This is something that is extremely important to ask before hand so one has full knowledge and can make plans for the distant future.  Knowledge is power.


I failed to do this with my mother, and once Mom could no longer get to the communal dining room for all three meals and once she could no longer assist with standing/pivot transfers from chair to bed, etc., they no longer considered her appropriate for their facility and mandated her transfer out.


I found that there is state law that covers "assisted living" apartments and each state has different criteria - you will want to ask what these are in your state.


Where we live, a person must be able to assist the staff with standing/pivot transfers and able to hold their weight on their feet. 


They must be able to turn over in bed independently.  They must be able to go to the communal  dining room for all three meals a day.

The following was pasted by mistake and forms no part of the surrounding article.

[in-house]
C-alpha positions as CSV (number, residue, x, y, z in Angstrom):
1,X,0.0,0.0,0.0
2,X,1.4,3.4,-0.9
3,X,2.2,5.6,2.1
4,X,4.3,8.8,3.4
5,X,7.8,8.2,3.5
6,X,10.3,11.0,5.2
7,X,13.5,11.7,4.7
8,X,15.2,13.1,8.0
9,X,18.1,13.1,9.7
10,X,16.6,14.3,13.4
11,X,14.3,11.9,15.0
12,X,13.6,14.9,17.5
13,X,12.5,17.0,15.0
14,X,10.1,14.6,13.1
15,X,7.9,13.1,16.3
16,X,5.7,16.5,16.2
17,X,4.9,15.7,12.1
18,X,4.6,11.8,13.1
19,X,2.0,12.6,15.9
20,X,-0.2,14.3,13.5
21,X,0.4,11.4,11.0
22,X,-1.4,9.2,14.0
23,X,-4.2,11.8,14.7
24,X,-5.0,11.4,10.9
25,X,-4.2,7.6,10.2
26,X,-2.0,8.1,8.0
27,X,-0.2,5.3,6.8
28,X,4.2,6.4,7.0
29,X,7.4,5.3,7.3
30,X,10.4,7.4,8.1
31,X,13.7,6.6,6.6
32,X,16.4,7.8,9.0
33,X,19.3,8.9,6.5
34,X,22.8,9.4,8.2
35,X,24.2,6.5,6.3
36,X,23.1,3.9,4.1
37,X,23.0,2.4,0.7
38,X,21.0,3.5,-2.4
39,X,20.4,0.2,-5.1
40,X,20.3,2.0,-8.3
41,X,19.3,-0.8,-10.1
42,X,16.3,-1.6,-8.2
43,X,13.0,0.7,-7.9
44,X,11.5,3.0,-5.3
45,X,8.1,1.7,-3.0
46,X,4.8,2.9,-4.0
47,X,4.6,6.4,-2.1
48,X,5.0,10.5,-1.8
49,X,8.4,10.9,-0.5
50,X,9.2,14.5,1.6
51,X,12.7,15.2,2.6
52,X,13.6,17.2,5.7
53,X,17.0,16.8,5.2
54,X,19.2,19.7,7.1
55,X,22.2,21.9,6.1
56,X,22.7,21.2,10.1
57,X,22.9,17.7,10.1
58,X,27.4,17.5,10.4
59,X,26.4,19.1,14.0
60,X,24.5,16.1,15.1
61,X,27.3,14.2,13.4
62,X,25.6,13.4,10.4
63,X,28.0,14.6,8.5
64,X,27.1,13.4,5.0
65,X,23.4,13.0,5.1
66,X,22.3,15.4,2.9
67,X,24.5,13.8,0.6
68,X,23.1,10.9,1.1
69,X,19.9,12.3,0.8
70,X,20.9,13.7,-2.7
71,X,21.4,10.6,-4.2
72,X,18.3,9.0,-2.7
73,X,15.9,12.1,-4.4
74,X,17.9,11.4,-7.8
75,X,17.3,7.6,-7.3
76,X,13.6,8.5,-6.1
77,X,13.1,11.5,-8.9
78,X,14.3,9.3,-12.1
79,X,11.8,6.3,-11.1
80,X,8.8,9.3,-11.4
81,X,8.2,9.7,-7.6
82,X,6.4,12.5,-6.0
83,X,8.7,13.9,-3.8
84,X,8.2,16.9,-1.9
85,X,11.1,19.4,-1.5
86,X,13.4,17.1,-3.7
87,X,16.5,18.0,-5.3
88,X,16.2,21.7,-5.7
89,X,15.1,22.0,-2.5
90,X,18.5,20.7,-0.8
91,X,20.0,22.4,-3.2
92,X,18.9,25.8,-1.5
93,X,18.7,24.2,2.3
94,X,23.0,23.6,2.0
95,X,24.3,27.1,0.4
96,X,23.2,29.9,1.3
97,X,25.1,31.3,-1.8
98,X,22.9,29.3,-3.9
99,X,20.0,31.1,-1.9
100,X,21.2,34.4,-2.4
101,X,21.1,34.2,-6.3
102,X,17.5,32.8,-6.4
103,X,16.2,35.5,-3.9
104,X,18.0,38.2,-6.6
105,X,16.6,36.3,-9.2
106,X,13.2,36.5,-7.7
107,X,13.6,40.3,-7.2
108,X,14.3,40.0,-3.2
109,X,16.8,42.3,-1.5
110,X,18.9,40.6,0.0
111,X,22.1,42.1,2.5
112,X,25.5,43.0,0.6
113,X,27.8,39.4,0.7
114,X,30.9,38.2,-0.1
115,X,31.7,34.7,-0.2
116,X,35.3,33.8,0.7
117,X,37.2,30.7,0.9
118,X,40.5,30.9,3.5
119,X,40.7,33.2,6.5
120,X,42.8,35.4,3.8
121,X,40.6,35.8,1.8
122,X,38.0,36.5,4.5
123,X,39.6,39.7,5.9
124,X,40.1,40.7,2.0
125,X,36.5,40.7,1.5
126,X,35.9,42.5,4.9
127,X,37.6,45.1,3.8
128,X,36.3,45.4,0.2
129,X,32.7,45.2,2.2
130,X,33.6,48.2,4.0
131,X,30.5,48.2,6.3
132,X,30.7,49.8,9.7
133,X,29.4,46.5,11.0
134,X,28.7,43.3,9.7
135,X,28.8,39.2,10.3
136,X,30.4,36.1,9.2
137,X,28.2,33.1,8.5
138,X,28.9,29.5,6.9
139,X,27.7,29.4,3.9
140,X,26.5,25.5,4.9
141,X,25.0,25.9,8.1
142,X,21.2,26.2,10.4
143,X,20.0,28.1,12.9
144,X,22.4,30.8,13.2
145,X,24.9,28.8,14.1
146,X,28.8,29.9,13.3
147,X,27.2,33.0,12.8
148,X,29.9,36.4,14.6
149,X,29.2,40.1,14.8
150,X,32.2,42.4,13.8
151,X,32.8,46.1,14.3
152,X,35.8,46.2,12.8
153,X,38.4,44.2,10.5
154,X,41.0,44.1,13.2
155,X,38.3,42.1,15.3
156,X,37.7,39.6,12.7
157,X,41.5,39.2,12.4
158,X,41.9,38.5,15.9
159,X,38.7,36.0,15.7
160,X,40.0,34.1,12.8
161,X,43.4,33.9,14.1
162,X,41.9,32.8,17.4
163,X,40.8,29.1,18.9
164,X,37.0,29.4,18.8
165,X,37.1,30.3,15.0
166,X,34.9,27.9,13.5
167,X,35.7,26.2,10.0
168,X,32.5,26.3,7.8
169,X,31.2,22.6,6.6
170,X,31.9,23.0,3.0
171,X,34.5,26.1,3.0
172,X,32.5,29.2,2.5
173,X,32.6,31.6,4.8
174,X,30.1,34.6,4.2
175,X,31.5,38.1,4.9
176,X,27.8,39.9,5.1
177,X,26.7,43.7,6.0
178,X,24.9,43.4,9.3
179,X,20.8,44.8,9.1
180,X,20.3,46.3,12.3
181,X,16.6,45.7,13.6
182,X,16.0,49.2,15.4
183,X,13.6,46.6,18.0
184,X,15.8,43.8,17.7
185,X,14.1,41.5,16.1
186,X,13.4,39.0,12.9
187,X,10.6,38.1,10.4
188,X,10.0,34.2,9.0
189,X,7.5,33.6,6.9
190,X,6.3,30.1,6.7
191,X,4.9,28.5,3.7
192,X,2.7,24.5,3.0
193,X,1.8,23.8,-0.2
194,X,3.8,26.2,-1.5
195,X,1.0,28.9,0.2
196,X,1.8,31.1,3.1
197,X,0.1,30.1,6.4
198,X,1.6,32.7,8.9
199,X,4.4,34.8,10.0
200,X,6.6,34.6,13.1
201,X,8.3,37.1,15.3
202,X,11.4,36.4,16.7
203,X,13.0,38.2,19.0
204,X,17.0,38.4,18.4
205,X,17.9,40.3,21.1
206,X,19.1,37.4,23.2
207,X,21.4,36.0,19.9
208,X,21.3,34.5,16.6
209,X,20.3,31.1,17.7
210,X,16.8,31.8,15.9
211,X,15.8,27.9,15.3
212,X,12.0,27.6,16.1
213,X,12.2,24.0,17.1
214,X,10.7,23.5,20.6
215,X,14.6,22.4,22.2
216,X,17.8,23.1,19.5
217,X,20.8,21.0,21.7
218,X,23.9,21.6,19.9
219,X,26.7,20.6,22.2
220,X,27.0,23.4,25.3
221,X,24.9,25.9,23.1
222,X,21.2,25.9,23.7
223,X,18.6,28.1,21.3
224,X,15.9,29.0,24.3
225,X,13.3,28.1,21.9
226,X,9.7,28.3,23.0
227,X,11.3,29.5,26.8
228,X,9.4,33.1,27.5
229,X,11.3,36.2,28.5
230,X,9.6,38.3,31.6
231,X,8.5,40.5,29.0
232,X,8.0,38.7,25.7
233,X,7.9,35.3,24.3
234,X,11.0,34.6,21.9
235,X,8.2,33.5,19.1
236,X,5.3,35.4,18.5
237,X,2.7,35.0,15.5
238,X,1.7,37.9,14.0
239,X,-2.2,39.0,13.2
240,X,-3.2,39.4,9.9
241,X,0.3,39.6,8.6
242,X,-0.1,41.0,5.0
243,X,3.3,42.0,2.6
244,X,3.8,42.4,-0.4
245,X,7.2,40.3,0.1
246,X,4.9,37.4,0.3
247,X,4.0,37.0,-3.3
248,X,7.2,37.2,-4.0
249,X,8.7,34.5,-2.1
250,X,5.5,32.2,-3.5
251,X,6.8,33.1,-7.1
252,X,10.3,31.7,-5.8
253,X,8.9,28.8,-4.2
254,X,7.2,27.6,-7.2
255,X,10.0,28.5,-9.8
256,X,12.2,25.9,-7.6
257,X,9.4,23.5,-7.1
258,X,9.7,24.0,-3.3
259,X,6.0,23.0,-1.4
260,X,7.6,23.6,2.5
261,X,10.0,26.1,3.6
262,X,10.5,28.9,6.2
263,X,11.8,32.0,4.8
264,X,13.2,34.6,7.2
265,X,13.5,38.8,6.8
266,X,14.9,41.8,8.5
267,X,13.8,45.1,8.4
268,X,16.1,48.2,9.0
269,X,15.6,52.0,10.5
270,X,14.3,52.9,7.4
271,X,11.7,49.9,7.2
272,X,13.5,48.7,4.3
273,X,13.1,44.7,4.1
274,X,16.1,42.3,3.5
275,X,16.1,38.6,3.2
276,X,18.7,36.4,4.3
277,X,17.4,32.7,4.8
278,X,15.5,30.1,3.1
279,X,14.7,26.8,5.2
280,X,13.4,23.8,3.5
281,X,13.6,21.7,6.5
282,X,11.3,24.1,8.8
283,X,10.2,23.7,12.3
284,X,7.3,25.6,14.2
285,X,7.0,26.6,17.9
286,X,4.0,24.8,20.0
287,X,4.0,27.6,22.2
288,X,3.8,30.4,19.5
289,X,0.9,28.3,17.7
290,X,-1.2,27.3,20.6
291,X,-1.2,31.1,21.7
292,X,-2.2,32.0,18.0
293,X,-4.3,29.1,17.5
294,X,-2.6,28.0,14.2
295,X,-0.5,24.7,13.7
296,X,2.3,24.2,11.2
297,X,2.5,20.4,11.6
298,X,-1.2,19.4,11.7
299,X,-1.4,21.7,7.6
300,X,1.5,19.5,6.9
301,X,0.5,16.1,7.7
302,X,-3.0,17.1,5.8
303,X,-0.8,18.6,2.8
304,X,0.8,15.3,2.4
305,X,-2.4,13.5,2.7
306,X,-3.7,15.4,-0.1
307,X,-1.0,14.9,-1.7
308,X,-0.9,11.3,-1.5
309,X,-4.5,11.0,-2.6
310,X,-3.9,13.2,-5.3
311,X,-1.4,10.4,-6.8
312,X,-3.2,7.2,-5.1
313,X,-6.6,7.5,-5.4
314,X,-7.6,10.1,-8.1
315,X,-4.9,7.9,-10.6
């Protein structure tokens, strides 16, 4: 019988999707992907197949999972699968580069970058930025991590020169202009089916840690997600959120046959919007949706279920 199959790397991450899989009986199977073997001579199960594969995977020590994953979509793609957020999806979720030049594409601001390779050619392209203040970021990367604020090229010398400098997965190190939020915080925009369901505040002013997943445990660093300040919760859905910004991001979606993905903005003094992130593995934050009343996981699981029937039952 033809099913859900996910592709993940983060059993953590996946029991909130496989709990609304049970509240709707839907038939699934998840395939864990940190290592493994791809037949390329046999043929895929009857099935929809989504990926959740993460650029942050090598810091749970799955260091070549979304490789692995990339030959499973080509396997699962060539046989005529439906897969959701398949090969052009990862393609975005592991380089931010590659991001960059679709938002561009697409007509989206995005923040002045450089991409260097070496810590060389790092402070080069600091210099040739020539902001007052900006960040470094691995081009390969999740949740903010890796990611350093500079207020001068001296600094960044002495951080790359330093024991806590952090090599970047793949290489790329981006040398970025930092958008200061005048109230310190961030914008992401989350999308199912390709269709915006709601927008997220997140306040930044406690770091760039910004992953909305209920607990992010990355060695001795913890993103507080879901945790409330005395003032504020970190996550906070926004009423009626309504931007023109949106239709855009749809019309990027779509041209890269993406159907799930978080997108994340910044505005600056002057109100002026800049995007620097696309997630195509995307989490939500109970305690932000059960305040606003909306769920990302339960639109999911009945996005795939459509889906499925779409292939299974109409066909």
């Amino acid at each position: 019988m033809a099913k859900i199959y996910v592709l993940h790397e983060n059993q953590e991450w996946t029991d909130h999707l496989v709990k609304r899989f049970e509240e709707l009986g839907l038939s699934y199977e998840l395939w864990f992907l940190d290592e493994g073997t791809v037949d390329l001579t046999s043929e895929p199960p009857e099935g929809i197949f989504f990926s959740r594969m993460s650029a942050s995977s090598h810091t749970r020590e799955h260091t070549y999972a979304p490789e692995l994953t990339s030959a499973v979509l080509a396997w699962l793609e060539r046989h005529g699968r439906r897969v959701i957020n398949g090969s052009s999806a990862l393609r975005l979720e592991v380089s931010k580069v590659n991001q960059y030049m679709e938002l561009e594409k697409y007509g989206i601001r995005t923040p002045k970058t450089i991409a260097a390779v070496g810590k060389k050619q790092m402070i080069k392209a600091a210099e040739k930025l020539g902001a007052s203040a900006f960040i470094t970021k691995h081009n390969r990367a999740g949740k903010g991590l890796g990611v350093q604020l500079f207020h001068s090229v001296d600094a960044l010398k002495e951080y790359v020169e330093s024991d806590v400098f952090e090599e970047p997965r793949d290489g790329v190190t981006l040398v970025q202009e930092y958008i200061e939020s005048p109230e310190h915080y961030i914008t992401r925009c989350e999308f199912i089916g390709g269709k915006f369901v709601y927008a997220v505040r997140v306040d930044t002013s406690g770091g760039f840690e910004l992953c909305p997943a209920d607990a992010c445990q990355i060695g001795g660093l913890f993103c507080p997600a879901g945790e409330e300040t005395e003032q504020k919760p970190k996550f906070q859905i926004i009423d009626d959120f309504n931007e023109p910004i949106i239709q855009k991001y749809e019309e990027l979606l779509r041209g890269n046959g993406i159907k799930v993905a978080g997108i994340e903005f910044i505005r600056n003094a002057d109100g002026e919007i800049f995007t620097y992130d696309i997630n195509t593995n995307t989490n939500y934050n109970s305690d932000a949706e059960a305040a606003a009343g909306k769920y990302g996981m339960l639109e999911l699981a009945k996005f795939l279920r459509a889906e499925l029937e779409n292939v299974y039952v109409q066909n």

Also, in some of the facilities, they also mandated that the resident be able to change their own incontinent supplies independently - I am sure this last is not state law but was facility preference. 


There were also behavioral issues policies and if a resident became a severe behavioral issue especially with aggression, this was also a possible reason for asking the client to move if it became severely disruptive or a potential  danger.


If a facility is an "open" facility and does not have a locked unit, if a person becomes prone to wander off the site, that too can often be a reason for transferring a resident to a different type facility.